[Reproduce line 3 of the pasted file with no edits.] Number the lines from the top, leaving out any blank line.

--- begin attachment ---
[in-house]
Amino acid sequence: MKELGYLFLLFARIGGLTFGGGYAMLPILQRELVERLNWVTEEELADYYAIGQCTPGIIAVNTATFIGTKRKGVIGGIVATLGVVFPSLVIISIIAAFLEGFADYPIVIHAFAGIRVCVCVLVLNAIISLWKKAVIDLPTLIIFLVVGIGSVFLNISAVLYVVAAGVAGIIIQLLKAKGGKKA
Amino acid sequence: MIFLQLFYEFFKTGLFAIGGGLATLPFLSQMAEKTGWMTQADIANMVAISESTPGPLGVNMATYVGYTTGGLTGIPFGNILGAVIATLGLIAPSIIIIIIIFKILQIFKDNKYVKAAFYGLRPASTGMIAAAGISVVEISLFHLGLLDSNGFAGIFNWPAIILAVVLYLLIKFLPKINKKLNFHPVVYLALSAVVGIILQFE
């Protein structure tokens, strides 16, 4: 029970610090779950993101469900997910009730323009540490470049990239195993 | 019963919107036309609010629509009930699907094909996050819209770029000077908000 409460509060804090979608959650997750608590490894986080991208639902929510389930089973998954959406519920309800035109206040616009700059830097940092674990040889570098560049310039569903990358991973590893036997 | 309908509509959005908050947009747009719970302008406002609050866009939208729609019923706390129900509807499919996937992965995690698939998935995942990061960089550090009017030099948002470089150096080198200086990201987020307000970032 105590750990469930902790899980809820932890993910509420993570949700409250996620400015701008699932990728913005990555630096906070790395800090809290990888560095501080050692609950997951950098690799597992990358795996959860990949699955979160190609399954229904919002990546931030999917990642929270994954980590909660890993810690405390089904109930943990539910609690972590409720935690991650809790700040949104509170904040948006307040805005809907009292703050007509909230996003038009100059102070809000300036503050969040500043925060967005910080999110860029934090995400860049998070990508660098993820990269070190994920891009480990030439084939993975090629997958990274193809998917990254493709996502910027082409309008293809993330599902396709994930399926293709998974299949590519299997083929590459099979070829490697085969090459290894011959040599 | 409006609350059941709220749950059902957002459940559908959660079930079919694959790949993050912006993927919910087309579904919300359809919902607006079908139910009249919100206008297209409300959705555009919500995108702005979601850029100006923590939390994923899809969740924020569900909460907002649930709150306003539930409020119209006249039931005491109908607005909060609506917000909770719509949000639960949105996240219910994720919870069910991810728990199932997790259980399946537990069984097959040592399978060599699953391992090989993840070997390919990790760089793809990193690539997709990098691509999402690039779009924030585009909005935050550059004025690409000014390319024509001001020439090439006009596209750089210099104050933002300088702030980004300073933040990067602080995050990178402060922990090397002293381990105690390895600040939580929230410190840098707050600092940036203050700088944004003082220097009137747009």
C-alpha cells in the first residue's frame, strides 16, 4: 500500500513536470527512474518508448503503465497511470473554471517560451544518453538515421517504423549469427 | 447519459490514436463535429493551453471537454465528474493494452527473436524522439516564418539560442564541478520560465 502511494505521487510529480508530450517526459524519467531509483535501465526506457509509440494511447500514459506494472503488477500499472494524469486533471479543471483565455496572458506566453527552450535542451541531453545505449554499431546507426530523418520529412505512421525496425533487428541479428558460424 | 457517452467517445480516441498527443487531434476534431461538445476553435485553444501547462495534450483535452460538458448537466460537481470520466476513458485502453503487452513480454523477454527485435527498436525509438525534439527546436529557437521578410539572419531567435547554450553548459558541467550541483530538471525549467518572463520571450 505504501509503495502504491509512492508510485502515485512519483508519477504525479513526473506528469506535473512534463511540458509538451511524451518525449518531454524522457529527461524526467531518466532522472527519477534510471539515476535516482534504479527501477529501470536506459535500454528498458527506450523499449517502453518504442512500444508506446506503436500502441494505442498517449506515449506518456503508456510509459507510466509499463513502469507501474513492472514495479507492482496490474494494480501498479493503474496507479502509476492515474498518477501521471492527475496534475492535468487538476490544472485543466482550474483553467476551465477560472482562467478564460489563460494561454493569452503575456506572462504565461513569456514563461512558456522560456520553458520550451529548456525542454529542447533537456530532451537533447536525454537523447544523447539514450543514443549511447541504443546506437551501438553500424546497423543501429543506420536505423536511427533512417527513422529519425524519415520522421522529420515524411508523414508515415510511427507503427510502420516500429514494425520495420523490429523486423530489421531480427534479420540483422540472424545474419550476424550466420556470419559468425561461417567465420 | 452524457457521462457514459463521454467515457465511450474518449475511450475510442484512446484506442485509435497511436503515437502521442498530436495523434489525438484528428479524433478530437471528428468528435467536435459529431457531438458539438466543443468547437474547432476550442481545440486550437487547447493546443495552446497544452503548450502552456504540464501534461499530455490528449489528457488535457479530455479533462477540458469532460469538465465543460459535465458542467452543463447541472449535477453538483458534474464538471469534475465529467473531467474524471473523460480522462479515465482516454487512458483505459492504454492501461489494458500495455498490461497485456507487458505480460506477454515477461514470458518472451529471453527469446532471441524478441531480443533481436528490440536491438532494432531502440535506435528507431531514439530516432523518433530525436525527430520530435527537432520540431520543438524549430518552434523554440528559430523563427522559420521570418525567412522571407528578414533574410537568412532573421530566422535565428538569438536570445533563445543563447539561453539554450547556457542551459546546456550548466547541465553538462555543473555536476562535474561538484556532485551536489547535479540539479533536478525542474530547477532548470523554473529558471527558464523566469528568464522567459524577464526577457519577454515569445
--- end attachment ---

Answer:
Amino acid sequence: MIFLQLFYEFFKTGLFAIGGGLATLPFLSQMAEKTGWMTQADIANMVAISESTPGPLGVNMATYVGYTTGGLTGIPFGNILGAVIATLGLIAPSIIIIIIIFKILQIFKDNKYVKAAFYGLRPASTGMIAAAGISVVEISLFHLGLLDSNGFAGIFNWPAIILAVVLYLLIKFLPKINKKLNFHPVVYLALSAVVGIILQFE